Namibia: Embracing New Technologies Could Benefit Female Farmers

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By Deon Schlechter

Following the announcement that 1 405 Namibian women have acquired farmland through the resettlement programme since 1990, a research team yesterday said embracing new farming technologies could help women farmers in Sub-Saharan Africa reduce the time they spend on farming.

According to the researchers, women shoulder the bulk of household responsibilities and are food producers in Africa, thus making them spend more time working on the farm.

“Gender mainstreaming in agricultural ministries and research institutions should not be voluntary or donor-driven,” Jane Ambuko of the University of Nairobi said at a meeting informing participants about the latest findings.

The researchers highlighted the need to address women farmers’ challenges during the launch of the scaling up of post-harvest management innovations for grain legumes in Africa project meeting, organised by the Alliance for a Green Revolution Africa (AGRA), in partnership with the International Development Research Centre (IDRC) in Kenya last month.

The three-year project that aims to reduce post-harvest loss of grains in Africa is being implemented by AGRA with 2.7 million Canadian dollar (about US$2.1 million) from IDRC and will benefit farmers from Mozambique and Burkina Faso.

President of AGRA, Agnes Kalibata said the moment has come to roll out technologies, such as threshers, processing and hermatic storage technologies across the continent to ensure that women farmers reap maximum benefit from their investment and hard labour.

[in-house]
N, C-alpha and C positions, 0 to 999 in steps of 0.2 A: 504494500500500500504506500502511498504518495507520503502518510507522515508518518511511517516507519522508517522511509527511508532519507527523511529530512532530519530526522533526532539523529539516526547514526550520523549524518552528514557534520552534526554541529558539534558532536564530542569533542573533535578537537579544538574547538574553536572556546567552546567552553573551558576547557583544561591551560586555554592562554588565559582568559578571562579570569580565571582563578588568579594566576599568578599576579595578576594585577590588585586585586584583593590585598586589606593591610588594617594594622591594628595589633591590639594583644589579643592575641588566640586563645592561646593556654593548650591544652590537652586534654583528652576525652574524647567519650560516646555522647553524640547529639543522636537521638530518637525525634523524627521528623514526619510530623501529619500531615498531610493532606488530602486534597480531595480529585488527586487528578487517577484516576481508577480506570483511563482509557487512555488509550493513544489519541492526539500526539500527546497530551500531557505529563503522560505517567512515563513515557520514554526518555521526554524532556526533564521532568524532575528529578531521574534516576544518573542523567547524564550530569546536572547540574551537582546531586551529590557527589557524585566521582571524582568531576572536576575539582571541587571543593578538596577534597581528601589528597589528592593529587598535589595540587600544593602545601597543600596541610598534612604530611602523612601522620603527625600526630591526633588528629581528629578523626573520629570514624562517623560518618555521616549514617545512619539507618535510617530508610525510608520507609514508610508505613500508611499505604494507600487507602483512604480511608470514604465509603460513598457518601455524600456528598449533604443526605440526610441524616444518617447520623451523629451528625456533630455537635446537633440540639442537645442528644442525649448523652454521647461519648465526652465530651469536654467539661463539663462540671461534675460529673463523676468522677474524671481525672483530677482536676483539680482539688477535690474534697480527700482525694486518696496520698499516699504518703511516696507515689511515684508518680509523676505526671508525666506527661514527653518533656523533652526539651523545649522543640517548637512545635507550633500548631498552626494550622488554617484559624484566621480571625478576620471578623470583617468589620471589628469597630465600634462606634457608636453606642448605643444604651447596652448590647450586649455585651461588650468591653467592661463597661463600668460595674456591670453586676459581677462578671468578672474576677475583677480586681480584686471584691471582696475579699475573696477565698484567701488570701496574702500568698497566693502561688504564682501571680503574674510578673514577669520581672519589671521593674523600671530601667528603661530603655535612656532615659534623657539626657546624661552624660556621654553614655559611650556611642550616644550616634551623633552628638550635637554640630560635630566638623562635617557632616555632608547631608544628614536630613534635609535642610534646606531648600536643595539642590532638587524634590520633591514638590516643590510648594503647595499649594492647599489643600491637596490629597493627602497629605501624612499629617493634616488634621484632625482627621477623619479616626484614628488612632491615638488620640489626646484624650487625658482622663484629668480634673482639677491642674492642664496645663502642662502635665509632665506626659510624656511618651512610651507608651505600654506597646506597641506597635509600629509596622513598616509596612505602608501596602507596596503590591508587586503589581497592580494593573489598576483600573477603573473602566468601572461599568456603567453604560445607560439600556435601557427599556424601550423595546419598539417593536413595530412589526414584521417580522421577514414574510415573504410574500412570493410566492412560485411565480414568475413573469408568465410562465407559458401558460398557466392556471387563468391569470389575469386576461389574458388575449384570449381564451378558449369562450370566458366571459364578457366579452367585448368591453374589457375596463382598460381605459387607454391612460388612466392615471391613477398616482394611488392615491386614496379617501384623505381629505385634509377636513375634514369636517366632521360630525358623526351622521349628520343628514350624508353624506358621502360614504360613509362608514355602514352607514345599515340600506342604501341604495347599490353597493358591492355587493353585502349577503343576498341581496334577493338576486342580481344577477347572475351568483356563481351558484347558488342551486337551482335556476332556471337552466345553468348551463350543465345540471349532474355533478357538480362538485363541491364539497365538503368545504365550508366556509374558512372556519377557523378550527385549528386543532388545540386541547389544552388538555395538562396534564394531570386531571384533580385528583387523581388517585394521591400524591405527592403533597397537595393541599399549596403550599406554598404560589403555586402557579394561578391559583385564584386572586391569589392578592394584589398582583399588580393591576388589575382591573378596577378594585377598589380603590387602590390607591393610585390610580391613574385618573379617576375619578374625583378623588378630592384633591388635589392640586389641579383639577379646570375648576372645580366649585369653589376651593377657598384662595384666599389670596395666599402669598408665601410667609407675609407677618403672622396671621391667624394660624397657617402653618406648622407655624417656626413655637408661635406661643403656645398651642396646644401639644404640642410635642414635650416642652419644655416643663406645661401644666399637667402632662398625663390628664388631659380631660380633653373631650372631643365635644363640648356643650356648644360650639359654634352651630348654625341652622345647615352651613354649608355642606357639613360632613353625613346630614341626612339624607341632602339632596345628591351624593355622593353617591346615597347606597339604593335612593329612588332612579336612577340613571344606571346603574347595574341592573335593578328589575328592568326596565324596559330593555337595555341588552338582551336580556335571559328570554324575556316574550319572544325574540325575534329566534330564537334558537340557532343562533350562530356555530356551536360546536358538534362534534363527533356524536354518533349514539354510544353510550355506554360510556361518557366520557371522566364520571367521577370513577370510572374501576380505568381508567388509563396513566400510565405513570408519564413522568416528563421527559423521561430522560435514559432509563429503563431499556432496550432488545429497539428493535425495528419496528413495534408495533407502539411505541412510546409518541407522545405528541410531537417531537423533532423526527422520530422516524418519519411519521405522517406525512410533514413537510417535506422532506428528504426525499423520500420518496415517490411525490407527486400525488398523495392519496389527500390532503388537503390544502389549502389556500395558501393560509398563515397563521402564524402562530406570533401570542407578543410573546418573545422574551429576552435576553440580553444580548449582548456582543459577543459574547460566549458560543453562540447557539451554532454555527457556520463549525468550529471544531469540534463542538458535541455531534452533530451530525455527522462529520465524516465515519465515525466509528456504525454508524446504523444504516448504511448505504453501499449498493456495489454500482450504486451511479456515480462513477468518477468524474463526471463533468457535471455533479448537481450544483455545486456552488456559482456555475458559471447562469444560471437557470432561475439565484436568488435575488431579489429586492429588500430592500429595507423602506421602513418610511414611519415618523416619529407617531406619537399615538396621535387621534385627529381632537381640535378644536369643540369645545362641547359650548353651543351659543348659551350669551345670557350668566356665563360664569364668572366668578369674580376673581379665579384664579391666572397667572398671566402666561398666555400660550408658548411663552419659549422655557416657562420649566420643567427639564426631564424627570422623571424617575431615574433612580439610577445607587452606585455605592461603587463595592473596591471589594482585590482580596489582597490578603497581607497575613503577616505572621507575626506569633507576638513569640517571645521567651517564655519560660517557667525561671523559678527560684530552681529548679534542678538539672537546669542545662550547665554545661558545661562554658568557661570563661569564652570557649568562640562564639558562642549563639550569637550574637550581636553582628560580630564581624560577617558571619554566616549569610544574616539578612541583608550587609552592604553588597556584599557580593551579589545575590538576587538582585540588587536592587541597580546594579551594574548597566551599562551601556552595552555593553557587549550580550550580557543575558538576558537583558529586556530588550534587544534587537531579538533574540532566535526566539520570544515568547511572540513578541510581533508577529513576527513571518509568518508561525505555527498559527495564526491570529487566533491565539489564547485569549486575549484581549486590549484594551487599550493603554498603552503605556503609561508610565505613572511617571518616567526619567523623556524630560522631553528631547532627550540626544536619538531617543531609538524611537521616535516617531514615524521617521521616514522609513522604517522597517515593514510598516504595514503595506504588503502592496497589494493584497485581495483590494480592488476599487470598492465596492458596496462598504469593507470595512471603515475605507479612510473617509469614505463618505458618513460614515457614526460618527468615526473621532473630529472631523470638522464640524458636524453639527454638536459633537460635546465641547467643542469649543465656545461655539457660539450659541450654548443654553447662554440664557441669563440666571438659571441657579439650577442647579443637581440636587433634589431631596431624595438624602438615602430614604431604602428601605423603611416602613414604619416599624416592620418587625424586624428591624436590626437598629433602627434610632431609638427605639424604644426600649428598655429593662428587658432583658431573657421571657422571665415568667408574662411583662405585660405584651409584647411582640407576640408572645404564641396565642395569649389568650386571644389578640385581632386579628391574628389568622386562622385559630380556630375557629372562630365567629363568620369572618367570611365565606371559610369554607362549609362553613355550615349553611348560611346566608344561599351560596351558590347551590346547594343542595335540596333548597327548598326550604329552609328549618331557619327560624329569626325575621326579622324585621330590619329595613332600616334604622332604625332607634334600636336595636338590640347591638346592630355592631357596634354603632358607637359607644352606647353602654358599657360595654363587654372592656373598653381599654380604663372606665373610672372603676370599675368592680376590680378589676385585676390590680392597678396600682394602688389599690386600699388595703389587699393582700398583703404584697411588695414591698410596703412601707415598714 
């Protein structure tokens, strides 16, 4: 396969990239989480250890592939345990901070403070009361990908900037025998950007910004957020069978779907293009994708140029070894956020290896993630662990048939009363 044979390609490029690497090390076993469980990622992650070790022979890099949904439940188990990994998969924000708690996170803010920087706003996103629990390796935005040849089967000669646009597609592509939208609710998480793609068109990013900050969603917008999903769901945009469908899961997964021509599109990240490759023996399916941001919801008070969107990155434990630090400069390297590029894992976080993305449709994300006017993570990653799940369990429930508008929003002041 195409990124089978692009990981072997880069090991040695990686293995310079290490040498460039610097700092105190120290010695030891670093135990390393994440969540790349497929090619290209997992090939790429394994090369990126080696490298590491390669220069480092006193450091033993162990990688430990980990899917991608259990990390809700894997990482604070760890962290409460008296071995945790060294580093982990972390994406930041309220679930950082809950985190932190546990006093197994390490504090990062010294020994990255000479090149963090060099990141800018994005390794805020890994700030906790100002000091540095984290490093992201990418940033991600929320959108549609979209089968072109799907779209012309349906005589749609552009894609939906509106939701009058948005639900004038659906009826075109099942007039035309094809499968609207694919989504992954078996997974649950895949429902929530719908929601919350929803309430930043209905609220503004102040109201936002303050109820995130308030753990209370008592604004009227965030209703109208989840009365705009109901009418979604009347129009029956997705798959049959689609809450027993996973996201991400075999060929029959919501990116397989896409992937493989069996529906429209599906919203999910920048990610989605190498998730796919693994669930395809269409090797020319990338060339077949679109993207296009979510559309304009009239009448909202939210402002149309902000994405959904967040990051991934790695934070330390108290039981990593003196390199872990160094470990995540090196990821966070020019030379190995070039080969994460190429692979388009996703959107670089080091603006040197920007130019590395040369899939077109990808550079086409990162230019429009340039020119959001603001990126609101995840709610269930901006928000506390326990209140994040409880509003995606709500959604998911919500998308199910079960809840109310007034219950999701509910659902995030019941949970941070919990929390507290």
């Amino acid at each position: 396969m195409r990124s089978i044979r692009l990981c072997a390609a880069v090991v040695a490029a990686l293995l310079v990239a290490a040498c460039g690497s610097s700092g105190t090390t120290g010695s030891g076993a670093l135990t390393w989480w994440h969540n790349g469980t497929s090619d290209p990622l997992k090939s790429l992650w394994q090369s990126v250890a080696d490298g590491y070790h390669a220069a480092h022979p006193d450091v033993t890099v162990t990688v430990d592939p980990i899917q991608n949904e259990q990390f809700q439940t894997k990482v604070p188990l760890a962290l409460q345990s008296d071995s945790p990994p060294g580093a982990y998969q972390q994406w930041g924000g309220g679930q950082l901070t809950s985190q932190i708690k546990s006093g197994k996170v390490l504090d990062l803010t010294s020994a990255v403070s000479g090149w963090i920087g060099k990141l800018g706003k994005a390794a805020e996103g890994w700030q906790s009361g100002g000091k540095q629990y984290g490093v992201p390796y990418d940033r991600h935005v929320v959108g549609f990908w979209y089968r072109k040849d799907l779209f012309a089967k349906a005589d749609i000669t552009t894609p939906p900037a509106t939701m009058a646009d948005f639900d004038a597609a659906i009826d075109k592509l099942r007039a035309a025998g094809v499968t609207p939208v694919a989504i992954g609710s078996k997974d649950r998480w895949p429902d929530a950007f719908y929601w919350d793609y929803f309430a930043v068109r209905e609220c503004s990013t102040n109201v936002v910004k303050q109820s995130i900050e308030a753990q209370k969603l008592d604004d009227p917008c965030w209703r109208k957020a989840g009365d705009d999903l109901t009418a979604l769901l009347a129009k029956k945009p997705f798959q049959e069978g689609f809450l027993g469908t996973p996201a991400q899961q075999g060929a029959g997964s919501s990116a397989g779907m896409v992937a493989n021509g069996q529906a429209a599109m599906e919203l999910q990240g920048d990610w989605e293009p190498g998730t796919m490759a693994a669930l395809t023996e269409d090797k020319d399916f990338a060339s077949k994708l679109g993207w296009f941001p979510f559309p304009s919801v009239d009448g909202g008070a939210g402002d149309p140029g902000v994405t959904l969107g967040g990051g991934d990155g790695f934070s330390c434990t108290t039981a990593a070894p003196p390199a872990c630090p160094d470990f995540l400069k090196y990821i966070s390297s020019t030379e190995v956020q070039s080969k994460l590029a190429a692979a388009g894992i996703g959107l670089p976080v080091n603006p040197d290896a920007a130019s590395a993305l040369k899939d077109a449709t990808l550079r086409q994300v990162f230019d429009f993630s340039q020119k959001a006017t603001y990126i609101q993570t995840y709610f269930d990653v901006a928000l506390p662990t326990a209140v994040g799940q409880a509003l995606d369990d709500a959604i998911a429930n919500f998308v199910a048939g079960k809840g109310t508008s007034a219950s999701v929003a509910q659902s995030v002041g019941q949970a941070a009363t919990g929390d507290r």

Kalibata explained that adopting these technologies could help in agricultural productivity, minimise post-harvest losses, reduce the time women spend on the farm to do other activities of benefit and improve their food and nutrition security in Africa.

“Improving the productivity, profitability and sustainability of agriculture of the millions of farms that cover the African continent is essential for ending poverty and boosting shared prosperity in the region,” stated Kalibata.

Simon Carter, regional director for Sub-Saharan Africa for the Canadian-based International Development Research Centre (IDRC), said there is a need to provide appropriate information and technologies to women to enhance their productivity.

He explained that a scale-up of technologies accessible and affordable to women is key to achieving higher returns from women’s time and resource investments. Carter said hermetic storage technology, which replaces oxygen in the grain storage bag with carbon dioxide; controlling grain storage pests without insecticide could also increase food conservation and security.

Head of the horticulture unit of the Department of Plant Science and Crop Protection at the University of Nairobi Jane Ambuko says access to technology and improvement of farming and production systems could have positive benefits, not only from an economic perspective, but could also provide opportunities for women farmers, such as more free time to relax with families or engage in other economic activities.

She called on governments to play a role in changing traditional mindsets that stereotype women into secondary positions. “Gender mainstreaming in agricultural ministries and research institutions should not be voluntary or donor-driven,” says Ambuko. “Governments should make it a compulsory strategy to improve their own potential to meet food security needs.”

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